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Immigration Law

Meet Carlos Holguín, Father of the Flores Case

Lorelei Laird, ABA Journal, Feb. 2016 - "At first, Carlos Holguín was skeptical. A well-known actor in Hollywood called seeking help for his housekeeper’s daughter after immigration authorities arrested and detained the girl for being in the country illegally.

That wasn’t unusual. Holguín represented such people often as an attorney at the Center for Human Rights and Constitutional Law, a public interest firm in Los Angeles. And it was 1984, a time when migrants from El Salvador, like this 15-year-old girl, were coming to the U.S. in droves to escape their country’s brutal civil war.

What was unusual was the caller’s concern: The Immigration and Naturalization Service (a precursor to today’s Immigration and Customs Enforcement) wouldn’t release the girl to anyone but a parent or guardian, a policy created for children’s safety. The problem was that parents without legal status, like the girl’s mother, would be arrested and deported if they came for their children. Civil rights attorneys were starting to believe the policy’s real purpose was to use the kids as bait.

Holguín wasn’t sure it was a good idea to challenge a policy intended to protect minors. But then he saw where they were being kept. In the Hollywood neighborhood of Los Angeles, authorities had taken over a 1950s-style motel. Though it was surrounded by single-family homes, the motel had been an eyesore and was frequented by prostitutes and drug users. The INS contractor Behavioral Systems Southwest had drained the swimming pool, covered the front of the property with chain-link fence and strung up concertina wire.

“Visually, it was the worst facility I’ve ever seen,” says Holguín, still general counsel at the center. “It was an extremely makeshift situation for a facility, especially to be holding children.”

It wasn’t much better inside. The detainees had no right to visitation, no recreation, no education for the minors and little to do. Unaccom-panied minors were often informally adopted by older women who shared their rooms, Holguín says. But during the day, kids mixed freely with adults of both sexes, with no evident concern about safety.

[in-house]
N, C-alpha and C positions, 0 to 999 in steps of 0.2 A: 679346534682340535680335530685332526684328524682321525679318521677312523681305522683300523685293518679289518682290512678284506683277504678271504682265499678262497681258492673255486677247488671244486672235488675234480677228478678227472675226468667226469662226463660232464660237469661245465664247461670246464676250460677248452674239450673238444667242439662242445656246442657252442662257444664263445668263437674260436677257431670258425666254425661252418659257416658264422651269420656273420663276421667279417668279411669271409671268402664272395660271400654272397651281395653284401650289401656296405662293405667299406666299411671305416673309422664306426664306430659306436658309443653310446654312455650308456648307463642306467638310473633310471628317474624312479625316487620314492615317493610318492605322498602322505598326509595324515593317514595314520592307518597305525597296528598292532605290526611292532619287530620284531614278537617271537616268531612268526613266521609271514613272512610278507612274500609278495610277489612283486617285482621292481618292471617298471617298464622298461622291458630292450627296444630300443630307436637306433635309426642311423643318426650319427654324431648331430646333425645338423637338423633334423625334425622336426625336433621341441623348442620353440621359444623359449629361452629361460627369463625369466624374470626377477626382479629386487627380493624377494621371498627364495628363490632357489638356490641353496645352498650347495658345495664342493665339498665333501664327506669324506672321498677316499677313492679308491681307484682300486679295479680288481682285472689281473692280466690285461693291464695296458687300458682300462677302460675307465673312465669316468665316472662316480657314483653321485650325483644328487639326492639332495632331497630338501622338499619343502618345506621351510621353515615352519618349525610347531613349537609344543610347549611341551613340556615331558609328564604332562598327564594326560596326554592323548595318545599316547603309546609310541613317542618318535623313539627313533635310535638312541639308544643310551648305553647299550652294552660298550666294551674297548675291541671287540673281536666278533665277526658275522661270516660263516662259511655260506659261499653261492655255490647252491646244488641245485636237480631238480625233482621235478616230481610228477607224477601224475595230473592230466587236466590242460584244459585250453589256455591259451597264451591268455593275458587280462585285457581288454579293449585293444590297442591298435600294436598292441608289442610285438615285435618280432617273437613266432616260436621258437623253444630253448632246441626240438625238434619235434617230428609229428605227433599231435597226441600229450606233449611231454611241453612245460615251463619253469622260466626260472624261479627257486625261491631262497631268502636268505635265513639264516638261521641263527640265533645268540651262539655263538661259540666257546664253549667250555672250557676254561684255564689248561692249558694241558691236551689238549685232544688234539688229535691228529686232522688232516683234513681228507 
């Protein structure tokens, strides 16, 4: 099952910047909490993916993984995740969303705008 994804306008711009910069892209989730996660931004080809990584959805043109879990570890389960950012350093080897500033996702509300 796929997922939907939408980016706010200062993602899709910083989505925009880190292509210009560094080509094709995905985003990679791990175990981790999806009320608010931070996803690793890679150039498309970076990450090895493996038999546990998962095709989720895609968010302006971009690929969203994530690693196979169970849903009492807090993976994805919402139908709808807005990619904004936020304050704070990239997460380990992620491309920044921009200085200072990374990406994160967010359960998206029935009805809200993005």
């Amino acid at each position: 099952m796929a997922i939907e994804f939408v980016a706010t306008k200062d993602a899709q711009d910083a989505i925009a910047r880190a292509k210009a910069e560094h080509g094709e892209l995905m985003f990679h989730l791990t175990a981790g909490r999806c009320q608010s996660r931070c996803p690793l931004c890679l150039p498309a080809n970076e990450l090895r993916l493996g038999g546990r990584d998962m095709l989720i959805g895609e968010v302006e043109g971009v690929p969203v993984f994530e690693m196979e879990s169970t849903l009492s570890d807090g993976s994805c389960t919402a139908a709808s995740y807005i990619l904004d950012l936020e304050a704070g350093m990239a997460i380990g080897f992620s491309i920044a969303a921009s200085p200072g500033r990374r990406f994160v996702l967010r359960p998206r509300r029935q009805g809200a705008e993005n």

“That treatment and those conditions were completely inconsistent with any real concern for their welfare,” says Holguín. “It certainly persuaded me, and I think it ultimately persuaded the court, that the ostensible concern that the agency had for the well-being of the minors was not sincere.”

“It was horrifying, coming from the child welfare and even the juvenile justice world, to see how these kids were treated,” recalls Alice Bussiere, who eventually became Holguín’s co-counsel on the matter. Then an attorney at the National Center for Youth Law, she works today for the Youth Law Center in San Francisco.

Children also were subject to arbitrary strip searches. John Hagar, who was then an attorney for the American Civil Liberties Union of Southern California, recalls that staff at one big INS facility would bring minors into the gym every morning, erect a screen between boys and girls, and search everyone. Hagar, now a solo attorney in Sacramento, says authorities never found anything in body cavities, though they found broken mirrors on two girls.

In an effort to keep children from living in such conditions, Holguín and his co-counsel sued—and changed the legal landscape surrounding the rights of immigrant minors. The 1985 class action lawsuit they filed to strike down the parents-only release policy became Flores v. Meese (for Edwin Meese, the U.S. attorney general at the time, and lead plaintiff Jenny Lisette Flores, a 15-year-old detainee). The suit ended in a settlement that’s still among the most powerful legal tools available to immigrant children’s advocates.

“The Flores case overall is a crucial landmark case in U.S. immigration history and, frankly, in the treatment of children under U.S. law generally,” says Denise Gilman, director of the University of Texas School of Law’s Immigration Clinic and current vice-chair of the Committee on Rights of Immigrants in the ABA Section of Civil Rights and Social Justice.

“The difference today, where the [federal government] is putting people in foster care and looking at other avenues to house these kids, as opposed to putting them in detention centers, is really remarkable,” says Steve Schulman, leader of the pro bono practice at Akin Gump Strauss Hauer & Feld in Washington, D.C., and another former co-counsel.

The Flores settlement has been invoked in at least four enforcement actions and numerous individual petitions, and it continues to make a difference today. Last year, the settlement formed the basis for a strongly worded federal court order stopping Immigration and Customs Enforcement from detaining all immigrant mothers with children. Now styled Flores v. Lynch—the case has outlasted eight attorneys general—it’s currently pending before the 9th U.S. Circuit Court of Appeals at San Francisco."